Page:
There is something comforting about reading literature by people from your own region; at least, as a Texan, I find that to be true. Maybe those from Mississippi feel this way when they read the works of Faulkner, maybe they don't, but I love to read books by Texans… especially Texas science fiction and fantasy. When you think of the states that are the homes of "legendary" writers of the genre, Texas might not be the place that comes to your mind, which is your loss, but it has a long and proud history of steady contributions of great work by authors that are smart, knowledgeable, unique and just plain fun to read. Rory Harper is a worthy member of that fraternity and his new book, Petrogypsies is a worthy addition to that body of literature that Texas can proudly claim as her own.
There is realness about Texas science fiction and fantasy. Maybe it's dark and heavy, like Tom Reamy's brilliant and haunting novel, Blind Voices, or maybe it is light-hearted and fun like the Lovecraft parodies of Bill Wallace and Joe Pumilia's fictional M. M. Momrath. Whatever it might be, it is original. Petrogypsies made me think of Blind Voices, with its slice-of-life mundane setting and its "everyday people" characters; not epic characters who are saving the Universe and fighting massive battles, but rather normal people who have a regular kind of job and work from day-to-day. Pterogypsies is light-hearted and humorous (not counting a vicious and surprising "murder in our midst"). It also made me think of David Drake's technique of crafting novels by stringing together self contained short-stories and novelettes in some of his Hammer's Slammers novels.
Texas science fiction writers are subversive, irreverent, and mischievous. They are also unsophisticated, in that they are not writing for academic minds or for the people who have Van Goghs dripping down their walls. The writing by members and alumni of the "Turkey City Writers' Workshop" is by people that are fun to hang around with, laugh with, drink with and watch bad movies with to people who would enjoy being part of the laughter and merriment that they can hear coming from somewhere deep within their books and stories. Another thing that makes the works of Howard Waldrop, Steve Gould, Lisa Tuttle, Bruce Sterling, Martha Wells, and the rest so fascinating is that they are just plain original. I remember reading a backstage history of Saturday Night Live and reading how, while all of the writers wanted screen-time for their sketches and could be very jealous of most of the other writers, none of them were ever jealous of Dan Ackroyd's stuff because it was so different and original that none of the other writers could say that he got to an idea before they did because his ideas came from someplace inside Ackroyd which no one else could even be prepared for. Texas writers do that. Whether it's Waldrop's "ugly chickens", Gould's "Jumper", having the first "Naked Neo-Pro" photo layout of Steve Utley in Reamy's Nickelodeon Magazine, or Jake Saunder and Waldrop's novel "The Texas – Israeli War" the readers are introduced to different worlds from our own, but ones that are usually just slightly off of the real one… close enough that you see our real world bumping into the stories with regularity.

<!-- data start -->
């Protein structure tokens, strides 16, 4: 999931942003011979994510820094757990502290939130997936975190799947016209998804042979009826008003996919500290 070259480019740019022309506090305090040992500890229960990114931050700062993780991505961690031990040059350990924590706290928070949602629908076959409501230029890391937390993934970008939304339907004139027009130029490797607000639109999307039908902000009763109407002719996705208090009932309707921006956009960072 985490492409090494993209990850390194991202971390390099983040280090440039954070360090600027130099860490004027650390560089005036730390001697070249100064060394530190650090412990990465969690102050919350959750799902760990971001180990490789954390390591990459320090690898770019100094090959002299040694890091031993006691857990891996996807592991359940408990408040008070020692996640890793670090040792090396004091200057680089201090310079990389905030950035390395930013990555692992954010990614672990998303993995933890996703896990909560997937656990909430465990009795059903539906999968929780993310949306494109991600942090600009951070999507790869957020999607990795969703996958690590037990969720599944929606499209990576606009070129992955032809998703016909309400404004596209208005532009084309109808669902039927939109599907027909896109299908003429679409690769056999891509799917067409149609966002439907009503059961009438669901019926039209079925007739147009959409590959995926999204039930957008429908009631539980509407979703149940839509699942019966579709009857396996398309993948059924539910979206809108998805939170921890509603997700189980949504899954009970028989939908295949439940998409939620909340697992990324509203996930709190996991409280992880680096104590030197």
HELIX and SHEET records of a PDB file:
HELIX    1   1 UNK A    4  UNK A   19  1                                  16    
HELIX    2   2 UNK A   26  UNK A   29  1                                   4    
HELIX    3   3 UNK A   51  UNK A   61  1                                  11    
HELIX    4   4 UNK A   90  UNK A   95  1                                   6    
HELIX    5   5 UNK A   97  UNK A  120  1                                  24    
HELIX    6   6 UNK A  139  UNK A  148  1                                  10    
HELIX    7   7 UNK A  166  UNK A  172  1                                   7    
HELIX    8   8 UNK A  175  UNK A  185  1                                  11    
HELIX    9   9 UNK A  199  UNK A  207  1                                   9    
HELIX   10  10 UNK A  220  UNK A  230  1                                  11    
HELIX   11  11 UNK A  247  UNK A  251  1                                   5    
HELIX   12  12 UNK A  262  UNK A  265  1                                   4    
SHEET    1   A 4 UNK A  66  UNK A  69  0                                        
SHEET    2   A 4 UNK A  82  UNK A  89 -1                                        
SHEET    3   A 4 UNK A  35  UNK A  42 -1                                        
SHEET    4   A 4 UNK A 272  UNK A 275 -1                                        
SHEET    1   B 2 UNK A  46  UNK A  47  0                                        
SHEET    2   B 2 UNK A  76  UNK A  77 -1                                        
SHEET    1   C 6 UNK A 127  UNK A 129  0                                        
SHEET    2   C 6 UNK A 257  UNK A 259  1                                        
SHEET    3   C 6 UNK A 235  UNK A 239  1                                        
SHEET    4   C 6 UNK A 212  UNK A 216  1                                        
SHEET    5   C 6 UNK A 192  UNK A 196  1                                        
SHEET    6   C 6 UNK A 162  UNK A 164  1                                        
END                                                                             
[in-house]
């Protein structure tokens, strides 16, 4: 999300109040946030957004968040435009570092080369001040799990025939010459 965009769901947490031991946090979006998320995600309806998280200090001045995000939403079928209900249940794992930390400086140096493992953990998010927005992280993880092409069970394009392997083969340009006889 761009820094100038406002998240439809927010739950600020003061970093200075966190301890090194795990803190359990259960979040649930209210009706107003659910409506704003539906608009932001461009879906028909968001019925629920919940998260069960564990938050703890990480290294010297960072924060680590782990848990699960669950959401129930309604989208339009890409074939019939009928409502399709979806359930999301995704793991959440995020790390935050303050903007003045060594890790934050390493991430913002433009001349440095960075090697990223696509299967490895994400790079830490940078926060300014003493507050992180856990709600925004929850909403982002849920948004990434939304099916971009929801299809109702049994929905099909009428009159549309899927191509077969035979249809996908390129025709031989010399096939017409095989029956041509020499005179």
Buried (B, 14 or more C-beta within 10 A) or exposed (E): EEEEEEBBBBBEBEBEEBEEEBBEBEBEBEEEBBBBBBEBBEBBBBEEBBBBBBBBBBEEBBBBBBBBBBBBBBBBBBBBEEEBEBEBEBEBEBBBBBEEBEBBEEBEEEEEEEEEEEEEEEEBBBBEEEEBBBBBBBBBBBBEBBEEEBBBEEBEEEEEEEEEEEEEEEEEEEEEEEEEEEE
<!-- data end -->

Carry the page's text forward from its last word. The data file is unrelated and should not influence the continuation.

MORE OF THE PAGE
Petrogypsies is like that. The people who don't know Texas and our free-range Turkey's will still find a lot to enjoy and laugh about, right down to the cover by another of our Texas treasures, multiple Hugo award winner Brad Foster. The people, who DO know, will quickly and proudly put it on their special bookcase… that one that is anchored with Lone Star Universe. The setting of the world of the Petrogypsies is one in which, in the American deserts of the 1840s, remarkable and possibly alien creatures were discovered. They are probably bio-tech; in fact, I wonder how one of them would stand up against Alien. These creatures are specifically designed as oilfield equipment… drillers, casers, cementers, etc. and, as they were discovered before the oil boom in America. Thus, oilfield life developed as a life one of specially trained and skilled migrant workers, oil field gypsies specializing in the work of their particular creature. I can't imagine any other writer putting it down and saying to himself "Damn, *I* was working on an idea like that."
As for the book itself, it keeps up the reputation which Dark Star is building for itself about the physical quality of the books that they publish. I feel lucky to have learned when I did about this Publishing House which is new enough that readers can get on board and have a Publishing House for which that can have a complete collection of everything that they publish… I have my next three books from them already. Now, I simply have to decide where I want to go for my next journey.